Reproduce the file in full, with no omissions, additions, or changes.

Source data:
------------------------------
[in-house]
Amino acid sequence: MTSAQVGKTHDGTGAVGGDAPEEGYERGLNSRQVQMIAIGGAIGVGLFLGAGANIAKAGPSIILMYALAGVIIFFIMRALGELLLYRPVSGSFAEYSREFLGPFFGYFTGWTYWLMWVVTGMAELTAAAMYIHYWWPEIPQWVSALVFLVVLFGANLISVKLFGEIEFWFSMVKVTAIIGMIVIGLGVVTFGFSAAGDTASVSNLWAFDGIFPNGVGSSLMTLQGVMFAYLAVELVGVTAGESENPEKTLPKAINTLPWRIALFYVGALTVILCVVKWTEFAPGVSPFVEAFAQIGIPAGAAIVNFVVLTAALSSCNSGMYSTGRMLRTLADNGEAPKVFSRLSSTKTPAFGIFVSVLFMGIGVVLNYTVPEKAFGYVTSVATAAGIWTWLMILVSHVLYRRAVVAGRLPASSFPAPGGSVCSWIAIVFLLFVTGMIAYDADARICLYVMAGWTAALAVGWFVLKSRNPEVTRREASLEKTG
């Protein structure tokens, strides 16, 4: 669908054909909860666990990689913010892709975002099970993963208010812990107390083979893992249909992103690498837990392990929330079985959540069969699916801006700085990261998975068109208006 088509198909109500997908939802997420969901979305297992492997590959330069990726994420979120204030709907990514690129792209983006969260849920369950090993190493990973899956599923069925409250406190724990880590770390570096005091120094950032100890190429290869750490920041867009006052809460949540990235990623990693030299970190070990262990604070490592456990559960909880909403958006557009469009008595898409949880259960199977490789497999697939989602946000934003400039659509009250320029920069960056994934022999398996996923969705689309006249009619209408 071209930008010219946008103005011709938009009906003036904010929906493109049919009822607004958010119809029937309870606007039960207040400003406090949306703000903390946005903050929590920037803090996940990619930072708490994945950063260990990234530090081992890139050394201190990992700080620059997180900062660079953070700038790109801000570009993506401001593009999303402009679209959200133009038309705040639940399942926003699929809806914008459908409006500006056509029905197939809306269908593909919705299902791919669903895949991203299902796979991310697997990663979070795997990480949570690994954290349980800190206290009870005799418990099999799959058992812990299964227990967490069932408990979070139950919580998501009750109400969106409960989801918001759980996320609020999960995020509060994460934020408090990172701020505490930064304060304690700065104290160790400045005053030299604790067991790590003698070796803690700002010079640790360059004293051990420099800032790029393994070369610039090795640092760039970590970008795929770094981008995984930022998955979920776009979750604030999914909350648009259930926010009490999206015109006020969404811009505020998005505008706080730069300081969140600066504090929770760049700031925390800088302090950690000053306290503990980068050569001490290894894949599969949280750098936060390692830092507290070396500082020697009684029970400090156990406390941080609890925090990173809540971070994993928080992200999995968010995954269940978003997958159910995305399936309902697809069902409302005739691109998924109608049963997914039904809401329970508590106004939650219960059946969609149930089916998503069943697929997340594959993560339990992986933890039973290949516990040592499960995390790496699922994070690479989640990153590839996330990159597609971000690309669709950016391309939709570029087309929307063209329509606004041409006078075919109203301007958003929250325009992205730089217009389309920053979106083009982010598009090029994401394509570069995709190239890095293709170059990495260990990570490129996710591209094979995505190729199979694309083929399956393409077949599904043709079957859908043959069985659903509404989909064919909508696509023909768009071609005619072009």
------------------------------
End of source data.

[in-house]
Amino acid sequence: MTSAQVGKTHDGTGAVGGDAPEEGYERGLNSRQVQMIAIGGAIGVGLFLGAGANIAKAGPSIILMYALAGVIIFFIMRALGELLLYRPVSGSFAEYSREFLGPFFGYFTGWTYWLMWVVTGMAELTAAAMYIHYWWPEIPQWVSALVFLVVLFGANLISVKLFGEIEFWFSMVKVTAIIGMIVIGLGVVTFGFSAAGDTASVSNLWAFDGIFPNGVGSSLMTLQGVMFAYLAVELVGVTAGESENPEKTLPKAINTLPWRIALFYVGALTVILCVVKWTEFAPGVSPFVEAFAQIGIPAGAAIVNFVVLTAALSSCNSGMYSTGRMLRTLADNGEAPKVFSRLSSTKTPAFGIFVSVLFMGIGVVLNYTVPEKAFGYVTSVATAAGIWTWLMILVSHVLYRRAVVAGRLPASSFPAPGGSVCSWIAIVFLLFVTGMIAYDADARICLYVMAGWTAALAVGWFVLKSRNPEVTRREASLEKTG
């Protein structure tokens, strides 16, 4: 669908054909909860666990990689913010892709975002099970993963208010812990107390083979893992249909992103690498837990392990929330079985959540069969699916801006700085990261998975068109208006 088509198909109500997908939802997420969901979305297992492997590959330069990726994420979120204030709907990514690129792209983006969260849920369950090993190493990973899956599923069925409250406190724990880590770390570096005091120094950032100890190429290869750490920041867009006052809460949540990235990623990693030299970190070990262990604070490592456990559960909880909403958006557009469009008595898409949880259960199977490789497999697939989602946000934003400039659509009250320029920069960056994934022999398996996923969705689309006249009619209408 071209930008010219946008103005011709938009009906003036904010929906493109049919009822607004958010119809029937309870606007039960207040400003406090949306703000903390946005903050929590920037803090996940990619930072708490994945950063260990990234530090081992890139050394201190990992700080620059997180900062660079953070700038790109801000570009993506401001593009999303402009679209959200133009038309705040639940399942926003699929809806914008459908409006500006056509029905197939809306269908593909919705299902791919669903895949991203299902796979991310697997990663979070795997990480949570690994954290349980800190206290009870005799418990099999799959058992812990299964227990967490069932408990979070139950919580998501009750109400969106409960989801918001759980996320609020999960995020509060994460934020408090990172701020505490930064304060304690700065104290160790400045005053030299604790067991790590003698070796803690700002010079640790360059004293051990420099800032790029393994070369610039090795640092760039970590970008795929770094981008995984930022998955979920776009979750604030999914909350648009259930926010009490999206015109006020969404811009505020998005505008706080730069300081969140600066504090929770760049700031925390800088302090950690000053306290503990980068050569001490290894894949599969949280750098936060390692830092507290070396500082020697009684029970400090156990406390941080609890925090990173809540971070994993928080992200999995968010995954269940978003997958159910995305399936309902697809069902409302005739691109998924109608049963997914039904809401329970508590106004939650219960059946969609149930089916998503069943697929997340594959993560339990992986933890039973290949516990040592499960995390790496699922994070690479989640990153590839996330990159597609971000690309669709950016391309939709570029087309929307063209329509606004041409006078075919109203301007958003929250325009992205730089217009389309920053979106083009982010598009090029994401394509570069995709190239890095293709170059990495260990990570490129996710591209094979995505190729199979694309083929399956393409077949599904043709079957859908043959069985659903509404989909064919909508696509023909768009071609005619072009």